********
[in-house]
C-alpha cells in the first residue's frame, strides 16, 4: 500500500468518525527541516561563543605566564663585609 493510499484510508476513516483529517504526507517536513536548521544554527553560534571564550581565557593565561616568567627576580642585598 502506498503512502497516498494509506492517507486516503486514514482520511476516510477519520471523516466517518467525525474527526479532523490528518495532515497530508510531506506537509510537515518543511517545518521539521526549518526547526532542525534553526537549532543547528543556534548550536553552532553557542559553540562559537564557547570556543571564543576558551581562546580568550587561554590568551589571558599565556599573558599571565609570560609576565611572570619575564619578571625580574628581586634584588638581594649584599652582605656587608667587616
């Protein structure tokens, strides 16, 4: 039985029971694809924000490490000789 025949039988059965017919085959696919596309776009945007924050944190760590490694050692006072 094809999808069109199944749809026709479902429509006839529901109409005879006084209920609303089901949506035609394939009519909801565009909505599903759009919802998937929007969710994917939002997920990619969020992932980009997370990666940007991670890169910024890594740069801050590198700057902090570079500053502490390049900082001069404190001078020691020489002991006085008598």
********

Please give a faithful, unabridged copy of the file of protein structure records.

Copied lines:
[in-house]
C-alpha cells in the first residue's frame, strides 16, 4: 500500500468518525527541516561563543605566564663585609 493510499484510508476513516483529517504526507517536513536548521544554527553560534571564550581565557593565561616568567627576580642585598 502506498503512502497516498494509506492517507486516503486514514482520511476516510477519520471523516466517518467525525474527526479532523490528518495532515497530508510531506506537509510537515518543511517545518521539521526549518526547526532542525534553526537549532543547528543556534548550536553552532553557542559553540562559537564557547570556543571564543576558551581562546580568550587561554590568551589571558599565556599573558599571565609570560609576565611572570619575564619578571625580574628581586634584588638581594649584599652582605656587608667587616
């Protein structure tokens, strides 16, 4: 039985029971694809924000490490000789 025949039988059965017919085959696919596309776009945007924050944190760590490694050692006072 094809999808069109199944749809026709479902429509006839529901109409005879006084209920609303089901949506035609394939009519909801565009909505599903759009919802998937929007969710994917939002997920990619969020992932980009997370990666940007991670890169910024890594740069801050590198700057902090570079500053502490390049900082001069404190001078020691020489002991006085008598």